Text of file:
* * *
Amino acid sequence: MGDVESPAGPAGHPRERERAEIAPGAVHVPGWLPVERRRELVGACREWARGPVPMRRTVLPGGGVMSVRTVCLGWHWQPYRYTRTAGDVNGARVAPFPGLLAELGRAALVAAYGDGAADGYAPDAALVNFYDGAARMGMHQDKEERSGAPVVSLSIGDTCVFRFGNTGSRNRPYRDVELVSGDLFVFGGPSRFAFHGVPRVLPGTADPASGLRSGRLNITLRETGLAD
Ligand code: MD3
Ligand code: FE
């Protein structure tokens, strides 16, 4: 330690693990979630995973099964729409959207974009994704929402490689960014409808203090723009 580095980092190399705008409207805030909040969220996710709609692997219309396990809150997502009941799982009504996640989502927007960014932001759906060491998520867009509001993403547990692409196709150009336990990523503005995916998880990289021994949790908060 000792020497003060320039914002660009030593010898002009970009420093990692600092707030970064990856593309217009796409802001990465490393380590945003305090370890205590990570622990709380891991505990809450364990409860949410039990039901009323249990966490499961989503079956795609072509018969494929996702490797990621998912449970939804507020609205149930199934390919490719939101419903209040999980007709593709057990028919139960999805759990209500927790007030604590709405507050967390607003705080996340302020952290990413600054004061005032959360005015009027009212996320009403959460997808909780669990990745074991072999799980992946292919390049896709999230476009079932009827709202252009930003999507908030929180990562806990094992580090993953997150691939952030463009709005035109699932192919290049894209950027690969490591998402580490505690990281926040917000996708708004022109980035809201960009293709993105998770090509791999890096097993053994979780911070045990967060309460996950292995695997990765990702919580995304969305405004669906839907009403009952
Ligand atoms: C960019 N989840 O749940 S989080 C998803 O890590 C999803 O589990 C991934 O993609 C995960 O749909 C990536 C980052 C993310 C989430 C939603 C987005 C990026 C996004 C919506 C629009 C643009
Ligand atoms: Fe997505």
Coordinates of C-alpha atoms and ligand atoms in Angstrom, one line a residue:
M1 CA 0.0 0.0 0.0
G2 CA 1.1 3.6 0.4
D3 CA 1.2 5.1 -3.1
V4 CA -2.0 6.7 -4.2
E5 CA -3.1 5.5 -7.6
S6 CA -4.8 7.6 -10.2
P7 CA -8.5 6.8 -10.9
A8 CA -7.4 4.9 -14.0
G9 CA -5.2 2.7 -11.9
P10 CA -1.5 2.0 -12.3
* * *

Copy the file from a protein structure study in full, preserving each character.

Amino acid sequence: MGDVESPAGPAGHPRERERAEIAPGAVHVPGWLPVERRRELVGACREWARGPVPMRRTVLPGGGVMSVRTVCLGWHWQPYRYTRTAGDVNGARVAPFPGLLAELGRAALVAAYGDGAADGYAPDAALVNFYDGAARMGMHQDKEERSGAPVVSLSIGDTCVFRFGNTGSRNRPYRDVELVSGDLFVFGGPSRFAFHGVPRVLPGTADPASGLRSGRLNITLRETGLAD
Ligand code: MD3
Ligand code: FE
């Protein structure tokens, strides 16, 4: 330690693990979630995973099964729409959207974009994704929402490689960014409808203090723009 580095980092190399705008409207805030909040969220996710709609692997219309396990809150997502009941799982009504996640989502927007960014932001759906060491998520867009509001993403547990692409196709150009336990990523503005995916998880990289021994949790908060 000792020497003060320039914002660009030593010898002009970009420093990692600092707030970064990856593309217009796409802001990465490393380590945003305090370890205590990570622990709380891991505990809450364990409860949410039990039901009323249990966490499961989503079956795609072509018969494929996702490797990621998912449970939804507020609205149930199934390919490719939101419903209040999980007709593709057990028919139960999805759990209500927790007030604590709405507050967390607003705080996340302020952290990413600054004061005032959360005015009027009212996320009403959460997808909780669990990745074991072999799980992946292919390049896709999230476009079932009827709202252009930003999507908030929180990562806990094992580090993953997150691939952030463009709005035109699932192919290049894209950027690969490591998402580490505690990281926040917000996708708004022109980035809201960009293709993105998770090509791999890096097993053994979780911070045990967060309460996950292995695997990765990702919580995304969305405004669906839907009403009952
Ligand atoms: C960019 N989840 O749940 S989080 C998803 O890590 C999803 O589990 C991934 O993609 C995960 O749909 C990536 C980052 C993310 C989430 C939603 C987005 C990026 C996004 C919506 C629009 C643009
Ligand atoms: Fe997505």
Coordinates of C-alpha atoms and ligand atoms in Angstrom, one line a residue:
M1 CA 0.0 0.0 0.0
G2 CA 1.1 3.6 0.4
D3 CA 1.2 5.1 -3.1
V4 CA -2.0 6.7 -4.2
E5 CA -3.1 5.5 -7.6
S6 CA -4.8 7.6 -10.2
P7 CA -8.5 6.8 -10.9
A8 CA -7.4 4.9 -14.0
G9 CA -5.2 2.7 -11.9
P10 CA -1.5 2.0 -12.3